Wednesday, September 17, 2008

It's Okay - The People Who Make And Sell It Say So!

Lately I've been pretty tweaked at some of the anti-intellectual advertising and marketing that we are inundated with. The ones I notice the most come from two fast food mega-corporations trying to convince you that because you enjoy coffee ordered by an Italian name at a place where you can sit down and enjoy a book or surf the internet you must be some kind of elitist snob. Actually, it means I'd rather give my money to a local business than them. But yes, I do frown on stupid people.

Still, that's not my true beef here.

What really grinds my gears is this new "Jedi Mind Trick" by the Corn Refiners Association to convince us that HFCS is not the droid we're looking for. And they are going about their business.



Actually, to invoke another Hollywood metaphor, they're pulling the "Roy Munson cigarette mind-trick" from Kingpin. Listen here and see if you can spot similarities.

Okay, that may be a little harsh. Fine, the stuff is made from corn. Feed corn to be exact. Fine, there are no artificial ingredients. But producing the stuff is hardly a study in the ways of nature. I'll buy that HFCS is nutritionally similar to sucrose, and doesn't contribute to obesity any more than sucrose. But here's the problem...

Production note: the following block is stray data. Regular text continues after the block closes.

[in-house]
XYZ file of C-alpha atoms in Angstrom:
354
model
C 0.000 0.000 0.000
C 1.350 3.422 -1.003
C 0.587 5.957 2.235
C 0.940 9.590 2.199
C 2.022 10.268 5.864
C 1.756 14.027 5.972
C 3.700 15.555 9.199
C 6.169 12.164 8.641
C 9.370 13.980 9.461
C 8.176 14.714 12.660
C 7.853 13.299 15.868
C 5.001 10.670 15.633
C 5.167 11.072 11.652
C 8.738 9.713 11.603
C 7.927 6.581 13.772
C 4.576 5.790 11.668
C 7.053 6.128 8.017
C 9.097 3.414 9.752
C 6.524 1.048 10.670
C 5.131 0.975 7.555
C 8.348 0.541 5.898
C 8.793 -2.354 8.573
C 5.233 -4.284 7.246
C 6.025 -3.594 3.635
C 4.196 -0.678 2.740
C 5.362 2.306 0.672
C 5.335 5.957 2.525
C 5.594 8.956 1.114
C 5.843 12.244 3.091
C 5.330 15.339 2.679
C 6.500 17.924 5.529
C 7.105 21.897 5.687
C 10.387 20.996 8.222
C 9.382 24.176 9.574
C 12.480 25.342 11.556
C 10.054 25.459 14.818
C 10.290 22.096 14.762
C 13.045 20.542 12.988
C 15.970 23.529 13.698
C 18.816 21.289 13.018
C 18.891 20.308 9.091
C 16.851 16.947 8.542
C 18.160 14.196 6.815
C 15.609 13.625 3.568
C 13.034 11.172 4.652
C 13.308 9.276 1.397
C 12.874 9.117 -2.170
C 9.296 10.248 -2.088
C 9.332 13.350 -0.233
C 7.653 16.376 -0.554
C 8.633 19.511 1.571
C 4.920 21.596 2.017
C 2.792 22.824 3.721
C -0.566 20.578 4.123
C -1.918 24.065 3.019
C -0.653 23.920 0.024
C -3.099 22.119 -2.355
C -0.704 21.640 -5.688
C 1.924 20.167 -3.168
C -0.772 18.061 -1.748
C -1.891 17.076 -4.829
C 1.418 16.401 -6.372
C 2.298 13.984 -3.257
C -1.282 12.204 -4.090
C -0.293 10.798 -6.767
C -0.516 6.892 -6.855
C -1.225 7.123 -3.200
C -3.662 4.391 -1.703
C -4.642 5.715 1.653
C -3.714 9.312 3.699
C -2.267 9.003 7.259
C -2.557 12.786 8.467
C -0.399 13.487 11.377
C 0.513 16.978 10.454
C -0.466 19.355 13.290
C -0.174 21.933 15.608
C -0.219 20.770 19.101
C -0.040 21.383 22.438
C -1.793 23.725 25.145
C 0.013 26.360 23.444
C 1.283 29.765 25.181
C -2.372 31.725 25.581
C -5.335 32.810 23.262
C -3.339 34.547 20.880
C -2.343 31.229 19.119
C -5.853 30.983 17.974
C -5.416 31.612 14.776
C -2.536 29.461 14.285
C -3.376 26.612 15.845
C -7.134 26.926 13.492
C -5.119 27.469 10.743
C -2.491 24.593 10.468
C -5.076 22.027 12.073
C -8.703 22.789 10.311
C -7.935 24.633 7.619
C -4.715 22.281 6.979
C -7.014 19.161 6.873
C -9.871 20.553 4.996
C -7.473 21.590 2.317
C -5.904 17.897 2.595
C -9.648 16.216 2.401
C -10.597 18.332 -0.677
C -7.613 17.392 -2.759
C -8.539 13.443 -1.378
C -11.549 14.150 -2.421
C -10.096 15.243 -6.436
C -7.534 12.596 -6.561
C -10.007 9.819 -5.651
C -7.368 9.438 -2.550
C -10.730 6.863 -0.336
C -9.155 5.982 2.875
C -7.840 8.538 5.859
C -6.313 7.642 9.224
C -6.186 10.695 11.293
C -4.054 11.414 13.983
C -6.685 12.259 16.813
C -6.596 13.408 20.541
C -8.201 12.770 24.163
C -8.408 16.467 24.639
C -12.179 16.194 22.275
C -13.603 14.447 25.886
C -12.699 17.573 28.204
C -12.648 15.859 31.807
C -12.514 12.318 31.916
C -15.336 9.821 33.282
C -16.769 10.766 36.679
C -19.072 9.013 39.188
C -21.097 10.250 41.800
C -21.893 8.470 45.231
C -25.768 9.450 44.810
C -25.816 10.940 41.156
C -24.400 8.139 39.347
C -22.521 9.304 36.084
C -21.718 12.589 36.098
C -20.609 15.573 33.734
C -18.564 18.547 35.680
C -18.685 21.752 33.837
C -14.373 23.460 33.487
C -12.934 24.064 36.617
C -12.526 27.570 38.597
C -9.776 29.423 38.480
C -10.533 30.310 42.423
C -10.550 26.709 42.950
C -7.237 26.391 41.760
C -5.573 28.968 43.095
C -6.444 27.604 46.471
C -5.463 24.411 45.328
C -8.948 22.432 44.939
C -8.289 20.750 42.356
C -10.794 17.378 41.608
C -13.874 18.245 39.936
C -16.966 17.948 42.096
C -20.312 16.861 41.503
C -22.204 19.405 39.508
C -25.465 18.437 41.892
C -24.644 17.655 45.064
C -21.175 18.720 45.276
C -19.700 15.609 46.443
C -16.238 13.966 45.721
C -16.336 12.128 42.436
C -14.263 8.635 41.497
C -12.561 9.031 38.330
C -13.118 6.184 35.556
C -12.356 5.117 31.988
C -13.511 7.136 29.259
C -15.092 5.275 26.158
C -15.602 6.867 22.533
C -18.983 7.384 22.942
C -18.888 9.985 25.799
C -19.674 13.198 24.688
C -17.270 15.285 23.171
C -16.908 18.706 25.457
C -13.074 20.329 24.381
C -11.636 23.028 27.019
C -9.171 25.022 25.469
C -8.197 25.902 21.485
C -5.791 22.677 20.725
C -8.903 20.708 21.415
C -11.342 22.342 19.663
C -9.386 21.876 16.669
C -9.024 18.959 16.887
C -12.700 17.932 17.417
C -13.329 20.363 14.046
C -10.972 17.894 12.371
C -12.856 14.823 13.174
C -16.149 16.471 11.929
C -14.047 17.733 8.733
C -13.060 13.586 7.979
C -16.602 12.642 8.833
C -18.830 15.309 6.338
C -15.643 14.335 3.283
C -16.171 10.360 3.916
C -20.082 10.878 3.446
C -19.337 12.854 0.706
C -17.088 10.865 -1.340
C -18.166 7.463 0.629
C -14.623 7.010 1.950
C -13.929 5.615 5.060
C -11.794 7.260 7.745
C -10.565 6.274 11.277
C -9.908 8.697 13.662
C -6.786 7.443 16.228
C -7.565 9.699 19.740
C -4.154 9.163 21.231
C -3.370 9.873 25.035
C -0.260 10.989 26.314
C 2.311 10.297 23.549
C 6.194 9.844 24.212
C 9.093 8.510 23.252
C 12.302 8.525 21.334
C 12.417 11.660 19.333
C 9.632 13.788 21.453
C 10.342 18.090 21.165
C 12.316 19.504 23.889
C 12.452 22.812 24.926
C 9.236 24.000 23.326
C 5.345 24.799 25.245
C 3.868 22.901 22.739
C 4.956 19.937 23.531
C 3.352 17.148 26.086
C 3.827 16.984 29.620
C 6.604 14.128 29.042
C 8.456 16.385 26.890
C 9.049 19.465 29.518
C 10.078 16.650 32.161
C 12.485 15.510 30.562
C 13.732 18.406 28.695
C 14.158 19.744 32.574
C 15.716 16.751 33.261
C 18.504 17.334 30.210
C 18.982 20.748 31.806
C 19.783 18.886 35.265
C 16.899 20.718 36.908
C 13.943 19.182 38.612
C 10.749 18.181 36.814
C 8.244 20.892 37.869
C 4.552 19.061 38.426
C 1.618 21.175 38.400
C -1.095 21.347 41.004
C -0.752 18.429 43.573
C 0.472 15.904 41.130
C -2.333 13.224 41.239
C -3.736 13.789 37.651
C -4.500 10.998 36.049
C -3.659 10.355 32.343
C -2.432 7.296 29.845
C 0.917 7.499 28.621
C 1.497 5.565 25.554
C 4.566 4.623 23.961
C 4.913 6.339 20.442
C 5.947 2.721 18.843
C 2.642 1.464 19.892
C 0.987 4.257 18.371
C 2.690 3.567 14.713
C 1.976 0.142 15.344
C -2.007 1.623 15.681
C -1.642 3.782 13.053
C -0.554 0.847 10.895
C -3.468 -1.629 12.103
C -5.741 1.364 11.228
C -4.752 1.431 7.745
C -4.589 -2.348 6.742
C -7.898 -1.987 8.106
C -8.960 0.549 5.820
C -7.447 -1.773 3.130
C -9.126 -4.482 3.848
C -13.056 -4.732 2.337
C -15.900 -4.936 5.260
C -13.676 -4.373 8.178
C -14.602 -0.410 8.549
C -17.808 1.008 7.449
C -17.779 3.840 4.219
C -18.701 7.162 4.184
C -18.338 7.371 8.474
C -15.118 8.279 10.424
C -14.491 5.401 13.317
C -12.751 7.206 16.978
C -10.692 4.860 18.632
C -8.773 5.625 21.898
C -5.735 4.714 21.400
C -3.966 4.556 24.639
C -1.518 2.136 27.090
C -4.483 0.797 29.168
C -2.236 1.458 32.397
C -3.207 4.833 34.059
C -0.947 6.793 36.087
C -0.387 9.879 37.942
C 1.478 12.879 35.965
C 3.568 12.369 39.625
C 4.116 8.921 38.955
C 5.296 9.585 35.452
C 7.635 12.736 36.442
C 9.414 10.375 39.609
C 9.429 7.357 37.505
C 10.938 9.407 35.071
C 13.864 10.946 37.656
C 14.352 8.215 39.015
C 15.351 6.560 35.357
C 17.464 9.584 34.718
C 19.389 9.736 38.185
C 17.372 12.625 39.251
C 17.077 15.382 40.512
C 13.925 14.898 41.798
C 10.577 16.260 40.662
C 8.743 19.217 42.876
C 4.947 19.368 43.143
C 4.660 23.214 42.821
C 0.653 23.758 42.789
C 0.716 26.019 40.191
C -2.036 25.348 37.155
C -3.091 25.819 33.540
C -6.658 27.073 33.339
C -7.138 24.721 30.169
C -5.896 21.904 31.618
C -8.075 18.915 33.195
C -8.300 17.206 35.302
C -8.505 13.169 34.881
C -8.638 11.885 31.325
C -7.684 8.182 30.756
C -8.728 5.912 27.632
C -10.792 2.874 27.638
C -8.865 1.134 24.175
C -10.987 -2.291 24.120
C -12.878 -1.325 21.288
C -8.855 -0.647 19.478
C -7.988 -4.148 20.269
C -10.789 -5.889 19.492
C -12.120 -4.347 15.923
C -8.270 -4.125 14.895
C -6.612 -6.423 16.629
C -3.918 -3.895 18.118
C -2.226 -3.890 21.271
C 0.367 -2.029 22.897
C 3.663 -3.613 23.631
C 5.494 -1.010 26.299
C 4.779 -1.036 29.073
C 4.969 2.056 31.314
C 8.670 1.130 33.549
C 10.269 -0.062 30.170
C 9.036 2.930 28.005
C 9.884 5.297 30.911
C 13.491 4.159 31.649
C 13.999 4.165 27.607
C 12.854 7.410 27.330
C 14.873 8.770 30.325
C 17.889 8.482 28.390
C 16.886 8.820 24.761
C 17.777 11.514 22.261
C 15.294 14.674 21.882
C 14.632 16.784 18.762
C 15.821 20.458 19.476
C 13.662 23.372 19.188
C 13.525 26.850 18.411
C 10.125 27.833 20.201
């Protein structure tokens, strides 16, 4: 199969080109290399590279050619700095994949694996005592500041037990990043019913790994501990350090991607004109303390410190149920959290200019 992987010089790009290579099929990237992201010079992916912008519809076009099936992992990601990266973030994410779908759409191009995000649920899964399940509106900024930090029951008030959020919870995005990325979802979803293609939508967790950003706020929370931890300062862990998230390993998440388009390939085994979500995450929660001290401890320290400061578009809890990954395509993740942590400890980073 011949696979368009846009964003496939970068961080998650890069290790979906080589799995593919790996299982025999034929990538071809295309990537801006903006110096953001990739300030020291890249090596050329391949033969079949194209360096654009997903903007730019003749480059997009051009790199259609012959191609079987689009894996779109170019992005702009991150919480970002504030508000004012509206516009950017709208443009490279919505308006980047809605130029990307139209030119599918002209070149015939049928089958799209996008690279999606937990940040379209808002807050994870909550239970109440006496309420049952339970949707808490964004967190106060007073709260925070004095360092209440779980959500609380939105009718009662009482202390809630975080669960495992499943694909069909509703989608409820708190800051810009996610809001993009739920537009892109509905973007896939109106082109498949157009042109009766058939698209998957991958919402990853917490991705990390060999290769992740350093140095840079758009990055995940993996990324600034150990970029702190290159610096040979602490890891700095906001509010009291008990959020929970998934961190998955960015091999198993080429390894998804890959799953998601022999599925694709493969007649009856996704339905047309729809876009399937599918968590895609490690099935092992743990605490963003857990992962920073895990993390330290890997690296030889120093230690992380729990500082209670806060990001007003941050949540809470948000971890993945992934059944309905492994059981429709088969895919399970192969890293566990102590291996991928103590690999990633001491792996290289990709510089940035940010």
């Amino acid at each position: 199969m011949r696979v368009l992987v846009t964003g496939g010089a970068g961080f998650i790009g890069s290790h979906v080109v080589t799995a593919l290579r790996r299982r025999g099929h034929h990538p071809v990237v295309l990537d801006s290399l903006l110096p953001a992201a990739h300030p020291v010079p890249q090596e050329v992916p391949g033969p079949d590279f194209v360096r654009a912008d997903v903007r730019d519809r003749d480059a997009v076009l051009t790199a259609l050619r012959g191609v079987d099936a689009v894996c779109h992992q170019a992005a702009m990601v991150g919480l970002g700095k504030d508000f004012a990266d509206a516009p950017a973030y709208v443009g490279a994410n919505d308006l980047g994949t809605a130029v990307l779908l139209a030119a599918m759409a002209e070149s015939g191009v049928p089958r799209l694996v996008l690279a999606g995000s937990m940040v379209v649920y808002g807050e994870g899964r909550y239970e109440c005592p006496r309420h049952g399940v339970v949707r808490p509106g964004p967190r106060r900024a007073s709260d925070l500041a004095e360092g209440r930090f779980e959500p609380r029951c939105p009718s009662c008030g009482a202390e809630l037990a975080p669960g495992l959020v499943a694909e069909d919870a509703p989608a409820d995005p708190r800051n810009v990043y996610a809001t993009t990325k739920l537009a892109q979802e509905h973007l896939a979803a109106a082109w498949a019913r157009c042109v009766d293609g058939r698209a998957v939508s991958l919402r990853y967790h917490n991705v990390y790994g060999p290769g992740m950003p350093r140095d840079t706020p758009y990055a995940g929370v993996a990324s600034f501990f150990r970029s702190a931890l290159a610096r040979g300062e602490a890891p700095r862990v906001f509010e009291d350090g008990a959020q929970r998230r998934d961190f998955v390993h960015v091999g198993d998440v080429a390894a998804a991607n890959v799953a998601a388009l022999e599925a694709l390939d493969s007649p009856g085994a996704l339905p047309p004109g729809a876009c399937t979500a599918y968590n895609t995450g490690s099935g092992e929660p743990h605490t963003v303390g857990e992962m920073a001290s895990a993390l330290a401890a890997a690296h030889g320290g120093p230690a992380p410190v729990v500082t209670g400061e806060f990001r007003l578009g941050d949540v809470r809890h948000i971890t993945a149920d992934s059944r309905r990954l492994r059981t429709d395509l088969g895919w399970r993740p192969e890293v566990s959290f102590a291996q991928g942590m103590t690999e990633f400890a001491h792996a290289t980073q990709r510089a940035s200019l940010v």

Nutritionally, sucrose is teh suxx0rz. Hollow calories that easily enable fat storage in excess.

In other words, there's no reason to worry about HFCS - it's just as shitty for you as sugar.

Which is where we get to the last point: it's fine in moderation. But what is moderation for HFCS? The modern, industrial food chain makes it extremely difficult to moderate HFCS intake. In fact, I loves me some of the yummy stuff it goes into, and I have been consuming too much of it lately. But truly "moderating" your intake of HFCS to the point that a regularly active, healthy person should would definitely hit the Corn Refiners Association where it hurts. Their profits. Which is what they are trying to protect with this (and other) ads. Do you really think they want America's 40lbs per capita annual HFCS consumption to go down? Oh, and remember to add about another 15 lbs per annum of straight corn syrup.